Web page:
Brazil’s Flooding Highlights Need for Climate Change Adaptation

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Brazil’s Flooding Highlights Need for Climate Change Adaptation

Almost every city in Brazil’s southernmost state, Rio Grande do Sul, had been hit by devastating floods after a week of record-breaking rainfall in early May, resulting in an environmental and humanitarian catastrophe.

At least 160 people died because of the floods, and many others are still missing. More than 2.3 million Brazilians form the 469 municipalities affected by what the government describes as a “climate disaster”.

The ongoing El Niño weather phenomenon has been identified as a key factor in the record-breaking rainfall and subsequent flooding that began on April 27, 2024, and continued into early May in Brazil’s southern state. This weather pattern, characterised by unusually warm water in the Pacific Ocean, has increased humidity and rainfall, exacerbating the flooding situation (2024 Rio Grande, 2024).

A blessed country

Brazil believes it is a “blessed country” because natural disasters like hurricanes, earthquakes, and volcanic eruptions do not occur there. However, other disasters, natural or otherwise, that have impacted the country due to human actions are beginning to chip away at this narrative. Several regions in the country have been affected by landslides and floods caused by torrential rains in the last decade.

A 2011 Flood Risk Brazil study shows that river and flash floods combined with landslides are Brazil’s most frequent and costly natural disasters, costing the country’s economy hundreds of millions of dollars annually. Climate change is projected to increase the number of Brazilians exposed to floods to 6.5 million by 2030. The report identifies Brazil’s southeast, northeast, and south as likely to be the regions most severely affected by this.

Rapid urbanisation increases flood risk and vulnerability, but preventative adaptation measures like drainage, hillside stabilisation, urban planning that directs developments outside of flood—and landslide-prone areas, early warning, and awareness campaigns could reduce losses and vulnerabilities.

The World Resource Institute (WRI) article notes that the southern region of Brazil has already been hit by five extratropical cyclones in the last 12 months, a situation worsened by a strong El Niño in 2024. It adds that intense rainfall and prolonged droughts are increasingly becoming Brazil’s new reality, making urban preparedness an urgent task (Fontes, 2024).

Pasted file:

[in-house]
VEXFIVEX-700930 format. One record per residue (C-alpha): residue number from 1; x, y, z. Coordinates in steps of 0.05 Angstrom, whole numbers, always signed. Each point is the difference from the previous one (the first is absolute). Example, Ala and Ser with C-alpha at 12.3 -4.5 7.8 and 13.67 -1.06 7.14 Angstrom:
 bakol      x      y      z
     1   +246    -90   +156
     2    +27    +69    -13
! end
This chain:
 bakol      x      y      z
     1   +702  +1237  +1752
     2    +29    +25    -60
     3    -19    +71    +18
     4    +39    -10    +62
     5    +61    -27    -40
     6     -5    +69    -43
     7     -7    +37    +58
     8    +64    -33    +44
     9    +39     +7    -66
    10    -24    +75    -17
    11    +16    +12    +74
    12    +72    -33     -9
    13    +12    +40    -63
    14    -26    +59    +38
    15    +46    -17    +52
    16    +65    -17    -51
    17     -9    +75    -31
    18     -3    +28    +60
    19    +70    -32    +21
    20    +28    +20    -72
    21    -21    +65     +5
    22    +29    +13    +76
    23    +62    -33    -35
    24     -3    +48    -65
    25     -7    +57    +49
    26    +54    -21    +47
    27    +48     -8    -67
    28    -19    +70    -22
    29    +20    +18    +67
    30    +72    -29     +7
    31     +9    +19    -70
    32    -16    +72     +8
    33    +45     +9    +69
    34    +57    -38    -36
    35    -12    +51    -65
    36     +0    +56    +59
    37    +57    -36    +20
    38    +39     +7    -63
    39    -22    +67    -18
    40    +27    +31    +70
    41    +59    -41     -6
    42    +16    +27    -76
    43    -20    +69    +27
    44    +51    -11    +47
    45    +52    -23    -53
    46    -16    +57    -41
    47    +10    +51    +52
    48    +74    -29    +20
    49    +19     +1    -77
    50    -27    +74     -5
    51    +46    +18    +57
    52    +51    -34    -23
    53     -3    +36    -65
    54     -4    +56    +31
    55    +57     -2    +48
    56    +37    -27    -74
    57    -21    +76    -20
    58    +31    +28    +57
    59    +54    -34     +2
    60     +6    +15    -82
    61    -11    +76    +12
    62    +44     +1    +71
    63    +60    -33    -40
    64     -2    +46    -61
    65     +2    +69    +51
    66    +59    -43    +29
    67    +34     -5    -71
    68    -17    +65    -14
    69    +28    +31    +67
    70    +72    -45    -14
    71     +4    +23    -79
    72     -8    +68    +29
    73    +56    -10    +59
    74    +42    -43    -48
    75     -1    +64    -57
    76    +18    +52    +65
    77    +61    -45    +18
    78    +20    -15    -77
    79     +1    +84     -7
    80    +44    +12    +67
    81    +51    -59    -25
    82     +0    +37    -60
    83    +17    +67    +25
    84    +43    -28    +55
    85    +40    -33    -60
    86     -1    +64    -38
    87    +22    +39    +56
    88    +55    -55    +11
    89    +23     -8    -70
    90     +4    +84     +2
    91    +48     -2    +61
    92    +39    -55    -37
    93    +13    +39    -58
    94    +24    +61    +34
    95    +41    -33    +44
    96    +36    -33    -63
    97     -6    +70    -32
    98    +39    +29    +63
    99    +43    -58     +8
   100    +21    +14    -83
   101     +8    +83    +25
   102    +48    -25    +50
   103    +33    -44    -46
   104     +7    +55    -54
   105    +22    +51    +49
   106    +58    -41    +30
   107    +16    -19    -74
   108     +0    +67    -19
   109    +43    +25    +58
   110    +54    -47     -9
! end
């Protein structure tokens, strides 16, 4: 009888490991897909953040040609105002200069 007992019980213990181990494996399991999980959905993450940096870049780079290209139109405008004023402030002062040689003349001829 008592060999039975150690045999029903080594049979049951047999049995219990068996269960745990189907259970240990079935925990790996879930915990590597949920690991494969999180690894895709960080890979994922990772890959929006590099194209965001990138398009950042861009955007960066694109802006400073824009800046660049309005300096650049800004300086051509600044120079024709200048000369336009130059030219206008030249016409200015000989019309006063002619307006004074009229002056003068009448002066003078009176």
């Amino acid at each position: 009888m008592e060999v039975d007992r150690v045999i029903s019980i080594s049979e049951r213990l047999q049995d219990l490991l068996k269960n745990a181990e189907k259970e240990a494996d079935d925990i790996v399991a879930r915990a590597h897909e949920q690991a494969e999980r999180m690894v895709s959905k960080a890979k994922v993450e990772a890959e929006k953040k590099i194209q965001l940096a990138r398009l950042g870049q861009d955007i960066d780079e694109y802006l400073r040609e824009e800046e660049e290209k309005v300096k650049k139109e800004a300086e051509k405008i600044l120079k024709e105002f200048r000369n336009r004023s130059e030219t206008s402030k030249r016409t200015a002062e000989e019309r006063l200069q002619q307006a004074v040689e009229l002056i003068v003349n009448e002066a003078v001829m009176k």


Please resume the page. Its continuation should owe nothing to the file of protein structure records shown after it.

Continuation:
The article says that despite Brazil’s public warnings of risks from extreme rainfall, sea level rise, and droughts, provided by its public institutions like the National Institute for Space Research (INPE) and its knowledge of solutions, risk reduction measures are still insufficient in the country.

Fontes (2024) says many regions still rely on 20th-century infrastructure focused almost solely on concrete and steel instead of shifting to 21st-century infrastructure that utilises nature-based solutions — things like restoring degraded forests to provide a buffer against floods and erosion or protecting wetlands to absorb excessive rainfall. These new solutions, including urban land use management aligned with housing policies, require significant climate adaptation and prevention investments (Fontes, 2024).

Flooding has led to another health risk

A waterborne leptospirosis disease outbreak followed after the flooding in Rio Grande do Sul. The BBC reports that four have died after contracting the illness. At least 50 cases have already been confirmed, and as many as 800 suspected cases are currently being investigated, with the number of cases expected to rise because many cities are still under water.

Leptospirosis cases can increase after hurricanes or floods when people may have to wade through contaminated water or use it for drinking or bathing. Animal urine from rodents, dogs, livestock, and wildlife in the soil and other surfaces can run into floodwater, contaminating it. Infection generally occurs through cuts and cracks in the skin or the mucous membranes of the eyes, nose, or mouth.

The flood disaster in the southern state of Brazil and the leptospirosis outbreak that followed remind us of the existential threats of climate change and the urgent need for action to reduce our carbon emissions and strengthen resilience to climate change impacts through implementing climate adaptation strategies and measures.

A Newsweek opinion piece suggests how the country can go forward after the tragic floods, “As Brazil’s southern region begins the process of rebuilding and recovery, it is crucial that the government and local authorities prioritise sustainable and resilient solutions. This includes investing in green infrastructure, such as urban forests and permeable surfaces, to improve water absorption and reduce the risk of future floods. Additionally, strengthening building codes and enforcing strict regulations on land use and development can help mitigate the impact of extreme weather events.”


Cursino, M. (26 May, 2024). Waterborne disease outbreak after Brazil floods kills four. BBC. Retrieved from

Fontes, C. (2024, May 10). Tragic Flooding in Brazil; a Wake-up Call for the World. World Resources Institute. Retrieved from

Lopes, M. & Figueirôa, S. (2020, March). The History of Geology Meets Disasters: A Brazilian Perspective. Isis. Retrieved from

Bresch, D. (2011). Flood risk Brazil (full study). Retrieved from

2024 Rio Grande do Sul Brazil Floods. (2024, May 8). CDP. Retrieved from,a%20state%20in%20southern%20Brazil.

Brazil’s Climate Change Catastrophe | Opinion. (2024, May 24). Newsweek. Retrieved from

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